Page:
Thermal grease is applied to the surface of a central processing unit (CPU), the main chip of a computer, before attaching a heat sink. A heat sink helps lower the temperature of the chip by dispersing heat. The grease creates maximum surface-to-surface conductivity to draw heat away from the CPU and into the heat sink. Without it, imperfections in the surface of the CPU wafer and heat sink would allow air gaps, reducing the effectiveness of the heat sink, leading to overheating, errors, and possible failure.
There are different types of thermal grease, each with its own level of thermal conductivity. People who put an extra workload on the CPU, such as gamers and overclockers, might be more interested in getting a highly efficient compound.
Thermal tape is the least messy and least expensive of interfaces; however, it also the least effective. It is not recommended for most computers.
Thermal grease pads are often included in retail CPU packages that include a heat sink and fan. The pad is commonly gray-colored with protective wrapping that should not be touched or smeared once the wrapping is removed. It melts with heat, conforming to the surfaces of the CPU and heat sink, then stiffens when cool. The pads are sufficient solutions but not considered outstanding. Anyone who is considering replacing the thermal compound in the CPU should read the computer's warranty. Some manufacturers require customers to use the provided materials to keep the CPU warranty from being voided.
Silicon and zinc-based grease is a white paste that usually comes in a tube. It is not heat conductive itself, but does fill potential gaps between the surfaces, providing a satisfactory interface.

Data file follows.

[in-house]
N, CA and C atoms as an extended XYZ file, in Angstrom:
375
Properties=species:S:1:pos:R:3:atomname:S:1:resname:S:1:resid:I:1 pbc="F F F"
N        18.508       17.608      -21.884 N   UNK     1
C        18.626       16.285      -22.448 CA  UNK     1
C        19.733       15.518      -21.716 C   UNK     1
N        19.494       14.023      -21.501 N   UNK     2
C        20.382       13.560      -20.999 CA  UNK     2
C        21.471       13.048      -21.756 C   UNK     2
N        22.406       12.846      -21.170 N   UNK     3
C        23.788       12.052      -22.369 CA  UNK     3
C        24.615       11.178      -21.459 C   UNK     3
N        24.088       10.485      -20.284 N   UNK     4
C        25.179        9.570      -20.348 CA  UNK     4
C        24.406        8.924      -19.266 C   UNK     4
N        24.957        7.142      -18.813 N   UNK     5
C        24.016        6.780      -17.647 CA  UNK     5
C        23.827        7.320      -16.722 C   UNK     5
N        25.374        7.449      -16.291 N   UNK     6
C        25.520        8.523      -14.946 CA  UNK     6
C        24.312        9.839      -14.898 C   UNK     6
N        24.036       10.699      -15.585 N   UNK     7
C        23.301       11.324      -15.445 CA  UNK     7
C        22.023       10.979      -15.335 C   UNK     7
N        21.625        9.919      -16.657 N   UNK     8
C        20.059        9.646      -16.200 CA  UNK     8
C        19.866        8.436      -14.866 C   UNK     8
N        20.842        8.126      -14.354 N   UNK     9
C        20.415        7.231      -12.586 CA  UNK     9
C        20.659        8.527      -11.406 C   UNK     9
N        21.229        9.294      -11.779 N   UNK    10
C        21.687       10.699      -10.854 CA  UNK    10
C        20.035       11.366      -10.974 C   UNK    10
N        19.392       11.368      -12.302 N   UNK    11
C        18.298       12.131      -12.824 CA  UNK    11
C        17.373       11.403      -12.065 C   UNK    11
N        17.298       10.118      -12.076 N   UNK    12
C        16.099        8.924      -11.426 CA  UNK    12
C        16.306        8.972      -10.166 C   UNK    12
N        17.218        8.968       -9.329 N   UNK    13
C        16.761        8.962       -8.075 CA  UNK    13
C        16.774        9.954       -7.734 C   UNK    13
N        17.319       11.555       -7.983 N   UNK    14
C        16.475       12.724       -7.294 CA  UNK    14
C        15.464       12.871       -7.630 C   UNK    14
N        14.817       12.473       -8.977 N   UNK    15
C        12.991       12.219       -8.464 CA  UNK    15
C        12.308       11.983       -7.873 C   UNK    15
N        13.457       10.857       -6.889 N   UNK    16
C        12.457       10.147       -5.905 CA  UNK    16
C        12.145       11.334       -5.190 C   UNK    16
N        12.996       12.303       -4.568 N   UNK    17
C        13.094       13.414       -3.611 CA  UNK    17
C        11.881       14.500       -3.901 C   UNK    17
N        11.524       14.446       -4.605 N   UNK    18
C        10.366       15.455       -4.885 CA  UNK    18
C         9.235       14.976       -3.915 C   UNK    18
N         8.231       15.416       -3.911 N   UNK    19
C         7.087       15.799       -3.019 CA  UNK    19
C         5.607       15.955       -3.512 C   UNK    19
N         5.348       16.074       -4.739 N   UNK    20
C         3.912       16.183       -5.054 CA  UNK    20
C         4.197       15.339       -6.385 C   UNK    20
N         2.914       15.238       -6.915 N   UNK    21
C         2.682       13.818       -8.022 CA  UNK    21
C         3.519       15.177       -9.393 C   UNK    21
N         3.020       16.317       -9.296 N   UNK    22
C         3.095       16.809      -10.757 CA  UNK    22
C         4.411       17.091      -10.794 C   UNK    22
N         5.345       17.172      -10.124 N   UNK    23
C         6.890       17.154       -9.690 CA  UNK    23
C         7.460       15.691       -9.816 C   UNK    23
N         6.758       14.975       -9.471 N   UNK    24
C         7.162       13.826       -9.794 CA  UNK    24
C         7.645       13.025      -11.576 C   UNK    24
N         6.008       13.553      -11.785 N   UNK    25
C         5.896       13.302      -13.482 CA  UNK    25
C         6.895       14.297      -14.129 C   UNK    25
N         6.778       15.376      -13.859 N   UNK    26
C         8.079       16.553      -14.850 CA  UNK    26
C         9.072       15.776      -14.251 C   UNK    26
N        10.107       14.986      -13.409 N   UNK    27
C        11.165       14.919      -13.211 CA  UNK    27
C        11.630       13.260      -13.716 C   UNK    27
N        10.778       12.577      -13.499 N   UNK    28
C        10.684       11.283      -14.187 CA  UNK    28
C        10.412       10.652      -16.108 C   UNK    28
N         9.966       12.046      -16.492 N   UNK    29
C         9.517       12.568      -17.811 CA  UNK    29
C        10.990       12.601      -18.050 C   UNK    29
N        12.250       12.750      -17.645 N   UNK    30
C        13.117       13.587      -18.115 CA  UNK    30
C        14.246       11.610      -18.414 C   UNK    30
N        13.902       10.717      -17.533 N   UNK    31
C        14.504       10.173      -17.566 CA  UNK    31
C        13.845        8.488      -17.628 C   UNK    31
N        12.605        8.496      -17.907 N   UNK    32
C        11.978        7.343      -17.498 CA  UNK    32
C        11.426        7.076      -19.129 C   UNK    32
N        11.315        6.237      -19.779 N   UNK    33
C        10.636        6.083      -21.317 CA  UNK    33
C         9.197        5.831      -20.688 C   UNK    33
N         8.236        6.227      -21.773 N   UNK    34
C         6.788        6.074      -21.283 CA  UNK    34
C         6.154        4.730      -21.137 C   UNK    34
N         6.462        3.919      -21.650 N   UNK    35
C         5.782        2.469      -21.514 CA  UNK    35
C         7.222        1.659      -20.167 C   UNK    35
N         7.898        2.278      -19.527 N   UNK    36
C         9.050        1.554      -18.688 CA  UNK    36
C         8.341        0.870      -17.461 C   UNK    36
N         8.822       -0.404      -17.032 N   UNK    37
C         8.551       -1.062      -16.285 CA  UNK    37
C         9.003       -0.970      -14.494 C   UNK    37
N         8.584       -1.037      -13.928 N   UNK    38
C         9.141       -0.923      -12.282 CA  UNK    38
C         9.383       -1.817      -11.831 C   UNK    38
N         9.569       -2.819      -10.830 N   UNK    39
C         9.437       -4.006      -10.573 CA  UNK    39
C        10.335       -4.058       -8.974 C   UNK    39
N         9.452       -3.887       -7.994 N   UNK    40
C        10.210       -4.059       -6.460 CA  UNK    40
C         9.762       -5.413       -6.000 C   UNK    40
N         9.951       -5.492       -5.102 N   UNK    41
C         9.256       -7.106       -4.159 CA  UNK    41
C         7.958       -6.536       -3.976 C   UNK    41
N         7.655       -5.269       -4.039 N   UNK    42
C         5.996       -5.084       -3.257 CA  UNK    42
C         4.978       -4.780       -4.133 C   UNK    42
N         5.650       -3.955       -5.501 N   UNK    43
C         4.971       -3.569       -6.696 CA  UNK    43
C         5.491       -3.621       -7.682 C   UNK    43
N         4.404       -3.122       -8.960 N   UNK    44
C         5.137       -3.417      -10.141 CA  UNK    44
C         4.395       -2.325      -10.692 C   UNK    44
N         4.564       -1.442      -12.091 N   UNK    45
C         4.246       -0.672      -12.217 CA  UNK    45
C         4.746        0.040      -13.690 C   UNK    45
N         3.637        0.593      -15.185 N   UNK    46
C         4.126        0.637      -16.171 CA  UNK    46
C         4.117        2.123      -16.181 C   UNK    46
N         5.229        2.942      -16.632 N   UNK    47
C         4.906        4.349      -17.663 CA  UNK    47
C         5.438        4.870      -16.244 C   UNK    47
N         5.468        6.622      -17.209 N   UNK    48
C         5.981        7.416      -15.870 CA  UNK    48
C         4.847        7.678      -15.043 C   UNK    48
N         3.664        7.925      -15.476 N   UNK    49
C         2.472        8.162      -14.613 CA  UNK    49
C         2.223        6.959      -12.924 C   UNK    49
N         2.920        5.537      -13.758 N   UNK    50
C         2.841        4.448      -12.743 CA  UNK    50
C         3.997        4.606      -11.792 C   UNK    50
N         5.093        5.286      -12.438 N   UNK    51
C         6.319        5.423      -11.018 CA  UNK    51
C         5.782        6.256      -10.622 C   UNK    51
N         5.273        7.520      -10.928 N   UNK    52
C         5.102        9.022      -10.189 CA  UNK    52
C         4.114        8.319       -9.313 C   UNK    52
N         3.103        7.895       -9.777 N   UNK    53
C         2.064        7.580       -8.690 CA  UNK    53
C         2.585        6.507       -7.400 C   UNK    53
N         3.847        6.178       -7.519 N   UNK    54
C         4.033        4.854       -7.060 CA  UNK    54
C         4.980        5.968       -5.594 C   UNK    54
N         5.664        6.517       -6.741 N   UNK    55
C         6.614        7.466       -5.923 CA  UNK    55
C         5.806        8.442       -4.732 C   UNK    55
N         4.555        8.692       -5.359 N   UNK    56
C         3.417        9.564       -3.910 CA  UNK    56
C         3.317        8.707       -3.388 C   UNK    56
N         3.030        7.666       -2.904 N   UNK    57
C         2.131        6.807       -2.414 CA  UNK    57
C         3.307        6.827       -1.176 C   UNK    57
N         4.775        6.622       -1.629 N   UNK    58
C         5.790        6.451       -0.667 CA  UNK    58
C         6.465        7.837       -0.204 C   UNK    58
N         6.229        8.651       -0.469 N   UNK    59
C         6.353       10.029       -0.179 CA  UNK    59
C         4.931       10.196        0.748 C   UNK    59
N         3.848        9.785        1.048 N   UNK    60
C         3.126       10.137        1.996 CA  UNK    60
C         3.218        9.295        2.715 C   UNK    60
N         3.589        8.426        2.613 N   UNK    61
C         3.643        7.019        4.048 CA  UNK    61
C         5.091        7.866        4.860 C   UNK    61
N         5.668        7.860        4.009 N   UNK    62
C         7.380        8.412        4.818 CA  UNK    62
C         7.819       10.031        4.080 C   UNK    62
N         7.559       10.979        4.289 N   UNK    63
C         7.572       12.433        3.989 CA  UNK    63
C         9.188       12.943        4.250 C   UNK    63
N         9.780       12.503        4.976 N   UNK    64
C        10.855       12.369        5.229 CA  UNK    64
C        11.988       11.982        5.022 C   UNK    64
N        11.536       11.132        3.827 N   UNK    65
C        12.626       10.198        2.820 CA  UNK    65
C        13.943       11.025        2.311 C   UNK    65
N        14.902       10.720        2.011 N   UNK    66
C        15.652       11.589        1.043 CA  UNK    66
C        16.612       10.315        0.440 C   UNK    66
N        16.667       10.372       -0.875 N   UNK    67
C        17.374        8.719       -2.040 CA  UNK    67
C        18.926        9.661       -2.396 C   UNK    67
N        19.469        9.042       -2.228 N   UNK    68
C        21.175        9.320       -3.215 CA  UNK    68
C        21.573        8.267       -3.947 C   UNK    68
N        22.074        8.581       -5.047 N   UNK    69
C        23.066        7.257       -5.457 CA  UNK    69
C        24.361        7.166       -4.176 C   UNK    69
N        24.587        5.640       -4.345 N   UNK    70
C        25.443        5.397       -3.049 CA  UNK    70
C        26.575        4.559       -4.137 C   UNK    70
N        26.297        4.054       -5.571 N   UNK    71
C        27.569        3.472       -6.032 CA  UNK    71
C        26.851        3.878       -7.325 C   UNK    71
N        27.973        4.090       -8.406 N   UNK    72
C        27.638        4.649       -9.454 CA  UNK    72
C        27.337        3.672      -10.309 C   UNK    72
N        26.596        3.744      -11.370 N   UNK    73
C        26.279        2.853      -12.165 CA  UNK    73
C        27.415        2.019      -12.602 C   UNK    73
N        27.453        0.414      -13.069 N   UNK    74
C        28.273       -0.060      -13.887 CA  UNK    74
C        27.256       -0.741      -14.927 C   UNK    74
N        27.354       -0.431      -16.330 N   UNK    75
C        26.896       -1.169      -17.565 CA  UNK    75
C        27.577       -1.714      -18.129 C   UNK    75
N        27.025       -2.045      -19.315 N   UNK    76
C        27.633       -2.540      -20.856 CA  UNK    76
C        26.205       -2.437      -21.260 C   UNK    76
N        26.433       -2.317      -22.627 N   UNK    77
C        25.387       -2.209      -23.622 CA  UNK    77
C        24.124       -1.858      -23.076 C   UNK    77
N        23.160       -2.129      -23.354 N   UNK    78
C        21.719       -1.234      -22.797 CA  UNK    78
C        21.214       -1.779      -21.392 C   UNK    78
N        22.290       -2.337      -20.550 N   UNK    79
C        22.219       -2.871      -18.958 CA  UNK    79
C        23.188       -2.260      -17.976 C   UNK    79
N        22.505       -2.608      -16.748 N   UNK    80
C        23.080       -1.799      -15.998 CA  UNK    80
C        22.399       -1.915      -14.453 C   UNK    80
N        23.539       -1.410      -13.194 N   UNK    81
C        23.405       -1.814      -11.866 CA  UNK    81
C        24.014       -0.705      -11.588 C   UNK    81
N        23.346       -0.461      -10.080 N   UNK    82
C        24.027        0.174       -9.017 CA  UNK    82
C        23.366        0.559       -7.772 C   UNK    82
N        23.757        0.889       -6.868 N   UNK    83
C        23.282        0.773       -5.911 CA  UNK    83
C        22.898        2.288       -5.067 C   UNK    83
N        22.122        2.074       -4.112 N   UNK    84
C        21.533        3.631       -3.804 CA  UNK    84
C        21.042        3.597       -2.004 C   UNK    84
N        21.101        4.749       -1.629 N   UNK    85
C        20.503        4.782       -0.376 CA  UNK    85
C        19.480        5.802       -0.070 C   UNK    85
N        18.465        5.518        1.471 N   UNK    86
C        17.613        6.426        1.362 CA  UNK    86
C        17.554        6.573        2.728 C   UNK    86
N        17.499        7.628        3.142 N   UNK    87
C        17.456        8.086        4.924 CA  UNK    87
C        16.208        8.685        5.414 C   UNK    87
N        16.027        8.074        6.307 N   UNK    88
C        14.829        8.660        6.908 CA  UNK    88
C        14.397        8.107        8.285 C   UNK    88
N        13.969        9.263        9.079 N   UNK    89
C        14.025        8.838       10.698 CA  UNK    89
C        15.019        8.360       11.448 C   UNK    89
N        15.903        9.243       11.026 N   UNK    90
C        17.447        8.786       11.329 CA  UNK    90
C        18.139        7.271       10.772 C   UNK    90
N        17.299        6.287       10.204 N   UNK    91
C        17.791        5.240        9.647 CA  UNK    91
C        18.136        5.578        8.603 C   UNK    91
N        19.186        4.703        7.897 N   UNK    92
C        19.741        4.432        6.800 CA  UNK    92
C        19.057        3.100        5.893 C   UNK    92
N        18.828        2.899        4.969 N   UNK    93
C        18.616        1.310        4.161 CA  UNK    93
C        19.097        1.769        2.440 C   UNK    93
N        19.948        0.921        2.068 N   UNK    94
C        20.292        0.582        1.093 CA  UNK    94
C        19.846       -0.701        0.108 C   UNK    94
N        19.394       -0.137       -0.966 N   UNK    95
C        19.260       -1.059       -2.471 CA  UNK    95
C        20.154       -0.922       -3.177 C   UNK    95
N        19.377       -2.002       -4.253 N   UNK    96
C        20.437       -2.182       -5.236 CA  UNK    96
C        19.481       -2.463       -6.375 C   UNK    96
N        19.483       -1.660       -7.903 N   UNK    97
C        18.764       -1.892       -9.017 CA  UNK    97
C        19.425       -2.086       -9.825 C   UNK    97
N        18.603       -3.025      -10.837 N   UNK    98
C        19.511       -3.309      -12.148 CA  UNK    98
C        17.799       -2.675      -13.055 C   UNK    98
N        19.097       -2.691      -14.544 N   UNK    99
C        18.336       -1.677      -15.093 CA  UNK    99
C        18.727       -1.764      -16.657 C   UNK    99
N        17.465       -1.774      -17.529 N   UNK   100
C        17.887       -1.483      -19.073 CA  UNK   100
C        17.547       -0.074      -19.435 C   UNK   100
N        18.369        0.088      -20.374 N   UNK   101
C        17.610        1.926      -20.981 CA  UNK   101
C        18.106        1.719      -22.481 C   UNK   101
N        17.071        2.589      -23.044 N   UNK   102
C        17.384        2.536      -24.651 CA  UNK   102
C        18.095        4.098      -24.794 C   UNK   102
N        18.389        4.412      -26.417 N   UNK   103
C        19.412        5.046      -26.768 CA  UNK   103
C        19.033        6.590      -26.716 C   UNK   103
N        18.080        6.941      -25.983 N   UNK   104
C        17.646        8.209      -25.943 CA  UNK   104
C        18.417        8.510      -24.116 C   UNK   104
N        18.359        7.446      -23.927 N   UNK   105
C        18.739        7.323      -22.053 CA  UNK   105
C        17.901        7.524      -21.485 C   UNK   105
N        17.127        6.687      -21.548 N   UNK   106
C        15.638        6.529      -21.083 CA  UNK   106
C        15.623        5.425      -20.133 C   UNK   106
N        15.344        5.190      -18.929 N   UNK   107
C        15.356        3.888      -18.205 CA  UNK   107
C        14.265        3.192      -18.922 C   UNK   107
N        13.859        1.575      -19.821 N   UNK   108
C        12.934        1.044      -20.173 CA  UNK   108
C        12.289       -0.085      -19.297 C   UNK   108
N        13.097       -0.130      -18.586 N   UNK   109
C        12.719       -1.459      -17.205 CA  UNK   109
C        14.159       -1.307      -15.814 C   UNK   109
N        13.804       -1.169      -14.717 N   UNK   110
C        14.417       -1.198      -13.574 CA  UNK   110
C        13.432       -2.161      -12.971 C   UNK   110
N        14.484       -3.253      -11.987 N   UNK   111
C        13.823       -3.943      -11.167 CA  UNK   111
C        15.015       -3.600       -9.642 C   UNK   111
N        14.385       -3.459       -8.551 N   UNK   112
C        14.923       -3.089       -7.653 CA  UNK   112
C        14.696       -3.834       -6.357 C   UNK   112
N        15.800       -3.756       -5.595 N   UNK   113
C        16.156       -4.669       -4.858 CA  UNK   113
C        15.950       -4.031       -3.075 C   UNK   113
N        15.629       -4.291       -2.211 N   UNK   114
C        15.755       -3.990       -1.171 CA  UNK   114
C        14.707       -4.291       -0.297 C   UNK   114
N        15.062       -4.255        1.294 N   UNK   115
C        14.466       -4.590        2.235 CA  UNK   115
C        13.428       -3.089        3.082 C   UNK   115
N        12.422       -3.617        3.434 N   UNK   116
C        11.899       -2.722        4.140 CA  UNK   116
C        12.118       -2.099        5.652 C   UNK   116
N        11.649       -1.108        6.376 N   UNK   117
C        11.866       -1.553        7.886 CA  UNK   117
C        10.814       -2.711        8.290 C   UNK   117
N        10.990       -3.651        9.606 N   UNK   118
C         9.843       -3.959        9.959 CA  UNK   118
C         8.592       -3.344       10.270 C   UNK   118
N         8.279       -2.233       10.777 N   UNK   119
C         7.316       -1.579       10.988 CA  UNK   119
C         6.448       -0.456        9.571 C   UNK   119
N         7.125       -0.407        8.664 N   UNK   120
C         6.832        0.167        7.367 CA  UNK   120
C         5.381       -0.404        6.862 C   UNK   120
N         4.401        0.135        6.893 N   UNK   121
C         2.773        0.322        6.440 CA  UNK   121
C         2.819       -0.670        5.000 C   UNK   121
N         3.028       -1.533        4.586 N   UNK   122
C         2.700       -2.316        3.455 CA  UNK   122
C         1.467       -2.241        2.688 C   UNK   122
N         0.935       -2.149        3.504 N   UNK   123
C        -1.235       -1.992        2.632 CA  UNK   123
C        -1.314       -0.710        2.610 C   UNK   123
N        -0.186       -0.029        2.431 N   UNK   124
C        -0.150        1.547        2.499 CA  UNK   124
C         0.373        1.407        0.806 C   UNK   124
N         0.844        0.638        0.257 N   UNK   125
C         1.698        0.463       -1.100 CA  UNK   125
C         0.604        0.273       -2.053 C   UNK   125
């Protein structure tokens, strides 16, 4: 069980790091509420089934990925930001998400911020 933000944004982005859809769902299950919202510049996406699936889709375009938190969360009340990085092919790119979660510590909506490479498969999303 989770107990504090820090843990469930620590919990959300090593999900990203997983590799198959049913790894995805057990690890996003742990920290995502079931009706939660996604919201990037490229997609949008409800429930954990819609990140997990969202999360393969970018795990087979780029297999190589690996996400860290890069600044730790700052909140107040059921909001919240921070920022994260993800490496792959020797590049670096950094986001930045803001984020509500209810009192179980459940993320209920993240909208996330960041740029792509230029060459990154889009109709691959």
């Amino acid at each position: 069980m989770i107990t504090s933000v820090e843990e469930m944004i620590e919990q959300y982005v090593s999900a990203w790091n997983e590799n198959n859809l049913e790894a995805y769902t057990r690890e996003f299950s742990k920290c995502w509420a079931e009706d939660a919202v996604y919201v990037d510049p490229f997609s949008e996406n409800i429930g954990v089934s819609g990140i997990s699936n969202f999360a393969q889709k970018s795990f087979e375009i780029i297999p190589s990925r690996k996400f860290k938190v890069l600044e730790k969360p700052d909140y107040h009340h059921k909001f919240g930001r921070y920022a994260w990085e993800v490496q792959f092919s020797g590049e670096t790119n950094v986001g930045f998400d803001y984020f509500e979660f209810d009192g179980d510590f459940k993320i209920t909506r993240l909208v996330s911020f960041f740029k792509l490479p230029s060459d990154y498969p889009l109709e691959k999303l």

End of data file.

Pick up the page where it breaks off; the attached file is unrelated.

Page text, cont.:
Ceramic-based thermal compounds include particles of materials such as aluminum oxide. Though ceramic paste is normally considered mid-grade, one popular brand has outperformed silver-based greases in several independent tests. This formula contains 5 sub-micron particle shapes to better fill the microscopic valleys in the CPU chip for greater thermal transfer. Maximum performance is reached after several cycles of normal use — using the system as needed, and then turning it off to cool. Once this period is completed, the computer can be left on all the time if the user wants to do so. The advantage of ceramic thermal grease over silver-based grease is that ceramic grease is not electrically conductive.
Silver-based thermal grease contains highly conductive metal particles. It is excellent for conducting heat but can also conduct electricity. If accidentally applied to CPU pins or motherboard circuitry, it can cause an electrical short, so caution is advised when applying metal-based compounds. Used correctly, however, it is generally considered one of the best thermal compound options.
Regardless of the type of thermal grease used, users should follow the manufacturer’s directions carefully. Different types should not be mixed. Whenever a heat sink is removed from a CPU, both surfaces must be thoroughly cleaned and new grease applied before the parts are reinstalled. Rubbing alcohol can be used to safely remove most thermal compounds.